Zen and the Art of Motorcycle Maintenance by Robert Pirsig
Through an entrancing narrative of a man on a summer motorcycle trip with his son, Pirsig takes us on a deeply philosophical journey that explores society, values, and life’s big questions.
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Pay attention to who’s knocking
“The truth knocks on the door and you say, ‘Go away, I’m looking for the truth,’ and so it goes away. Puzzling.”
Sometimes, the answer is right in front of us, but perhaps we’re not willing to see or accept it. If you’re stuck or feeling lost, get out of your head and think about what’s right in front of you.
Care about what you do
“Caring about what you are doing is considered either unimportant or taken for granted.”
“When you want to hurry something, that means you no longer care about it and want to get on to other things.”
With your personal and professional endeavors, take the time to identify things that you care about. While we often focus on outcomes (e.g., making money), we sometimes discount the means to those outcomes (e.g., the job we have that makes money) and how we feel about those means. But if you find things you care about, you will do a better job and enjoy the journey much more, which will ultimately help you achieve the outcome you desire and feel good doing so.
Classic vs. romantic thought
“A classical understanding sees the world primarily as underlying form itself. A romantic understanding sees it primarily in terms of immediate appearance.”
Classical thought is often associated with the following: science, objectivity, rationality, reason, analysis, and matter. The other primary mode of thought is romantic in nature: art, subjectivity, emotion, and experience. Both forms of thought have their pros and cons and don’t give us a complete picture of the world if viewed independently.
“But now that for huge masses of people these needs no longer overwhelm everything else, the whole structure of reason, handed down to us from ancient times, is no longer adequate. It begins to be seen for what it really is—emotionally hollow, esthetically meaningless and spiritually empty.”
Reason, or classical thought, has helped us progress as a society to provide the basic needs for billions of people. But now that many of us have our basic needs met, the limitations of purely rational thought, like it’s lack of emotional, esthetic, and spiritual nature, are becoming clearer. And the human experience cannot be unlinked from these aspects missing from rational thought.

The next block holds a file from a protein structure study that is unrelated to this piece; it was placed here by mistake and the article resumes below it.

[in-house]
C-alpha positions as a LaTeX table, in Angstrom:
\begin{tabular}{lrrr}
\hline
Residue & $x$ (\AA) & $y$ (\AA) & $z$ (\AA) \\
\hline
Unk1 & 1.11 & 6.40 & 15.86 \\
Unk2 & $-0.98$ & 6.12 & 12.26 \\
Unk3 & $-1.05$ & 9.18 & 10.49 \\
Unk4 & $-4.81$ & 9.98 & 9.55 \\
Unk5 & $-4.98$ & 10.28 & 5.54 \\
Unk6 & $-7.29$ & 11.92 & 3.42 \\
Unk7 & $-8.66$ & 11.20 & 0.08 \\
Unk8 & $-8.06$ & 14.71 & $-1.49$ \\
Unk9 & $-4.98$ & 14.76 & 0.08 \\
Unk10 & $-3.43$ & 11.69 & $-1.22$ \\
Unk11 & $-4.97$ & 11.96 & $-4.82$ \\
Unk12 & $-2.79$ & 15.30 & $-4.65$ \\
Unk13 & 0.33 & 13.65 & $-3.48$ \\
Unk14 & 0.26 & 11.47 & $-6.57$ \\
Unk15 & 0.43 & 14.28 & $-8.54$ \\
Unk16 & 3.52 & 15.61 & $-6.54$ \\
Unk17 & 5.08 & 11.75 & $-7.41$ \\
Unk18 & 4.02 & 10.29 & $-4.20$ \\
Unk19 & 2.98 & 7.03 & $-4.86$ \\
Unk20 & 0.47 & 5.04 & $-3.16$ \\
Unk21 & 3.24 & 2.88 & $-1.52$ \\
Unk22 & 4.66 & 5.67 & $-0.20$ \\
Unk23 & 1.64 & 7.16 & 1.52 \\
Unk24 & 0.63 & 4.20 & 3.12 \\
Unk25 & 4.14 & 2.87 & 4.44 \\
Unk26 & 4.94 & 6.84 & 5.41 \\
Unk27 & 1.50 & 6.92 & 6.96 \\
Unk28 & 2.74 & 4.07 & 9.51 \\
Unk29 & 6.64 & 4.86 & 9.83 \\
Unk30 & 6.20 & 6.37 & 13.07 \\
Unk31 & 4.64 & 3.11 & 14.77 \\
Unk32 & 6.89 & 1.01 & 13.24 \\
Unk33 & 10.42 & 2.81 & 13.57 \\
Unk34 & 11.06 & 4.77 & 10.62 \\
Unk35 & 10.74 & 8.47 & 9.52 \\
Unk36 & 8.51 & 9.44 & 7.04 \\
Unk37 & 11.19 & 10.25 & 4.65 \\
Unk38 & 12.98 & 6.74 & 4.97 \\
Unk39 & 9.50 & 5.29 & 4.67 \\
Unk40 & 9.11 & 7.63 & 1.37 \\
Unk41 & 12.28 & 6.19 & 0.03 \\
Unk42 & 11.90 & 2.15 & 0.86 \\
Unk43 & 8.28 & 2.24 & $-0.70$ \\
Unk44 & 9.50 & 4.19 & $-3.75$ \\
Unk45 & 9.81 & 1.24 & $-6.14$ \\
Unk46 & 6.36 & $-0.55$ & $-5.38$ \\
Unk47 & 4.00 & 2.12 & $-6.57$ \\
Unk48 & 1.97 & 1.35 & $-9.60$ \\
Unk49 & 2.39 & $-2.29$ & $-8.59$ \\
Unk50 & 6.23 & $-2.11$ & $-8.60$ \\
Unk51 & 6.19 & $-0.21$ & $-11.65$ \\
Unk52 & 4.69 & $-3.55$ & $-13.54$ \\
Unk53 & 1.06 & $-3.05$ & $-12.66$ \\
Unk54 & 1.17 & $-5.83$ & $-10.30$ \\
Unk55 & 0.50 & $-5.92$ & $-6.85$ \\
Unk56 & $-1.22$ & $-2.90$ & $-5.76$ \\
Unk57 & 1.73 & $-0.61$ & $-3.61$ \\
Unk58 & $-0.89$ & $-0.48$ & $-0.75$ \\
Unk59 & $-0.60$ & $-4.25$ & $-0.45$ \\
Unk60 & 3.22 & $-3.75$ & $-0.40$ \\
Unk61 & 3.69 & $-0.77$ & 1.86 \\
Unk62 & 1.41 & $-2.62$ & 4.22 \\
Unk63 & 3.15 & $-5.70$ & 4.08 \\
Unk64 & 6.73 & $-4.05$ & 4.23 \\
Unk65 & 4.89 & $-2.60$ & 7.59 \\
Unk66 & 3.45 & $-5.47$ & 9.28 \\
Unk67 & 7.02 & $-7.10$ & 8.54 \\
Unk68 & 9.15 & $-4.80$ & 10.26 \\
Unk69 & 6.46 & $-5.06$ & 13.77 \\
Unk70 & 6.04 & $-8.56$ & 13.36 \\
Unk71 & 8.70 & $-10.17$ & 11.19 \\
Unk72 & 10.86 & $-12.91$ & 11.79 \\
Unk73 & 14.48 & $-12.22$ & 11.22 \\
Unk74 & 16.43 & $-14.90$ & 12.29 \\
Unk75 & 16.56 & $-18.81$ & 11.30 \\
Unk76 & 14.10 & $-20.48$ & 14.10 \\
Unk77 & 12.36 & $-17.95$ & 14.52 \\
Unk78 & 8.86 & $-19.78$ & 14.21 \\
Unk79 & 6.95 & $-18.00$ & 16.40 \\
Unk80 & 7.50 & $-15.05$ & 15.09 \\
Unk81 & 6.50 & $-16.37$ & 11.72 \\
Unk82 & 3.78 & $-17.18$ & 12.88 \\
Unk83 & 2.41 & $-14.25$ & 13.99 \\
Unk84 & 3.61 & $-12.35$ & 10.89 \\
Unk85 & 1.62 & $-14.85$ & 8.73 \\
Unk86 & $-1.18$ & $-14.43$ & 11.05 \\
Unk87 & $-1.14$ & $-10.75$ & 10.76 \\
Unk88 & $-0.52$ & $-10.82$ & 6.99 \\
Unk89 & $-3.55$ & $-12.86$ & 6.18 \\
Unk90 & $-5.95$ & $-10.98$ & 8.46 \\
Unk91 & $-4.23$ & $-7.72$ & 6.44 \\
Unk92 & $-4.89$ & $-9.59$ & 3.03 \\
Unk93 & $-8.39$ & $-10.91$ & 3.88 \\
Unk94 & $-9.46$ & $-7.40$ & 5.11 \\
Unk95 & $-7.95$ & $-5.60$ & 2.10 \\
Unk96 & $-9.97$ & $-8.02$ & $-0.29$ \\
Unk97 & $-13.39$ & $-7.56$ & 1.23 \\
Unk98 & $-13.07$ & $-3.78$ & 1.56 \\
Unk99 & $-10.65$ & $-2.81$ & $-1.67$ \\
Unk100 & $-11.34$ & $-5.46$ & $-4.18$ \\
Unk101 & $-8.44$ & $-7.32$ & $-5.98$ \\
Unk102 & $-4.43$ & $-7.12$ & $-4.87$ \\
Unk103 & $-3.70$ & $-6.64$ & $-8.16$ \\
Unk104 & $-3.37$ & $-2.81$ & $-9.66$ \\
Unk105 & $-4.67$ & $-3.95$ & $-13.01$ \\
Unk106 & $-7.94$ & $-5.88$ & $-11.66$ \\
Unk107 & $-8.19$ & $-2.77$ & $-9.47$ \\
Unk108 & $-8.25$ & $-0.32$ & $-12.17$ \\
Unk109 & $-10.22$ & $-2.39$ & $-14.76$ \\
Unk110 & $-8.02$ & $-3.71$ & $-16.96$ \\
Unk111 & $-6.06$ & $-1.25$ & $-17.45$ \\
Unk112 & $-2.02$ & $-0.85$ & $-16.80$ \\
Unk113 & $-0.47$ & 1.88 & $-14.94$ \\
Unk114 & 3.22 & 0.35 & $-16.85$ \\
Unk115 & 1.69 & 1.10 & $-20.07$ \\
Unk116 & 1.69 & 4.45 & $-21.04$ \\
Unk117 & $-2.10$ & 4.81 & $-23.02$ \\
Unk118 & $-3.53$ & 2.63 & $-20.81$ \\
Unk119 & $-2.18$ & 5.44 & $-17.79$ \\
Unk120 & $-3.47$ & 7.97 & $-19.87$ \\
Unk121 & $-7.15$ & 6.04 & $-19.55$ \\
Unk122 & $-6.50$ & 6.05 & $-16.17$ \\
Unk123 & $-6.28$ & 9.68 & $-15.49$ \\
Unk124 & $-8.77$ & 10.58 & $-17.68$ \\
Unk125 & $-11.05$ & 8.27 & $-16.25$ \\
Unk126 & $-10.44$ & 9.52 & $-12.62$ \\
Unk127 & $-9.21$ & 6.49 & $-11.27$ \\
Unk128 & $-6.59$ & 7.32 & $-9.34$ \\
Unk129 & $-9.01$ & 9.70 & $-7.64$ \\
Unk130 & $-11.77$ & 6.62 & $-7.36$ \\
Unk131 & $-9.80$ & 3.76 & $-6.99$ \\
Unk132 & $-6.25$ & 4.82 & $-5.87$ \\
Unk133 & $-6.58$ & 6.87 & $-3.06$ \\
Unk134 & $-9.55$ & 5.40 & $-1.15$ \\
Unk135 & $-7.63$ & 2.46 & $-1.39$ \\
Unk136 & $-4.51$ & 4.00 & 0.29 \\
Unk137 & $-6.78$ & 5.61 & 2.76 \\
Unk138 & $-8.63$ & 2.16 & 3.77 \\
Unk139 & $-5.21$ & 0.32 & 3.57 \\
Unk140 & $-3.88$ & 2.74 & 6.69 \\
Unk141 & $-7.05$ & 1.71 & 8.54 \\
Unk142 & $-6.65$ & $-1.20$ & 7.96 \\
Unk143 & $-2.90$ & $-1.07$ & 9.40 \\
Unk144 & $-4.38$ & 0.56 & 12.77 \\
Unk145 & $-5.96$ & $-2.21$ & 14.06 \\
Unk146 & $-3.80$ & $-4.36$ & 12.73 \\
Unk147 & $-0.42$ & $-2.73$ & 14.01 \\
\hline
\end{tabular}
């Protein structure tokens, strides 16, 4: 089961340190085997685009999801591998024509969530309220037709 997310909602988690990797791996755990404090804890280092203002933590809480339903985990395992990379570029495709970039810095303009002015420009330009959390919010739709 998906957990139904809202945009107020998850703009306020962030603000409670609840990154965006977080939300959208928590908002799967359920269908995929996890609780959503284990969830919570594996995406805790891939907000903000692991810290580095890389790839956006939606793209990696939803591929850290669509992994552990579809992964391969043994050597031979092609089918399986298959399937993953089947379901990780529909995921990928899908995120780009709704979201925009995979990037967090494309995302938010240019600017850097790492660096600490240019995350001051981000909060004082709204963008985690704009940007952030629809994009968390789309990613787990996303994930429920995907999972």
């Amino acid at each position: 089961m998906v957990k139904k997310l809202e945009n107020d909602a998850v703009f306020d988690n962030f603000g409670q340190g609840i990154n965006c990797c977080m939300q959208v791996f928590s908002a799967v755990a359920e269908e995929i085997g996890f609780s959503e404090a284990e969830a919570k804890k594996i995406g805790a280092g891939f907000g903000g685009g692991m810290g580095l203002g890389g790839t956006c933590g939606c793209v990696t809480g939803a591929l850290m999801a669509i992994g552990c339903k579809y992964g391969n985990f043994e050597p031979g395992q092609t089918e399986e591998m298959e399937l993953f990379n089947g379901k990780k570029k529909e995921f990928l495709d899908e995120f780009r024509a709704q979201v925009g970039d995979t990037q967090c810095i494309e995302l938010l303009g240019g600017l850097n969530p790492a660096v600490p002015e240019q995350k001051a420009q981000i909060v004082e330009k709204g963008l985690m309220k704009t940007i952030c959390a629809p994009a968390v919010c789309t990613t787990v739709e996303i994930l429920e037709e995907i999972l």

“To some extent the romantic condemnation of rationality stems from the very effectiveness of rationality in uplifting men from primitive conditions. It’s such a powerful, all-dominating agent of civilized man it’s all but shut out everything else and now dominates man himself. That’s the source of the complaint.”
Romantic thinkers condemn rationality for its coldness and limitations. But the only reason that the romantic condemnation of rationality is so strong now is because of the way in which rational thought helped us progress in ways to meet our basic needs and allow these romantic observations and appreciations to flourish.
“What’s wrong with technology is that it’s not connected in any real way with matters of the spirit and of the heart. And so it does blind, ugly things quite by accident and gets hated for that. People haven’t paid much attention to this before because the big concern has been with food, clothing and shelter for everyone and technology has provided these.”
Technology has helped provide our basic needs, but because it was designed for that purpose without concern for matters of the spirit and heart, it has had unintended consequences that are disconnected with romantic parts of the human experience.
Attack the cause, not the effects
“But to tear down a factory or to revolt against a government or to avoid repair of a motorcycle because it is a system is to attack effects rather than causes; and as long as the attack is upon effects only, no change is possible.”
If we simply fight the system because we don’t agree with it, our efforts will have little effect. Because the system that we fight against is an effect, rather than the cause. We must understand and attack the cause of our problems or concerns to effect the change we desire.
The scientific method
“The whole purpose of scientific method is to make valid distinctions between the false and the true in nature, to eliminate the subjective, unreal, imaginary elements from one’s work so as to obtain an objective, true picture of reality.”
Science is concerned with the “objective” nature of things. It uses experiments to distinguish between what is true and what is false. But an important question to ask is the following: does the scientific method and its structure for pursuing the truth accurately represent what is actually true or meaningful in the world?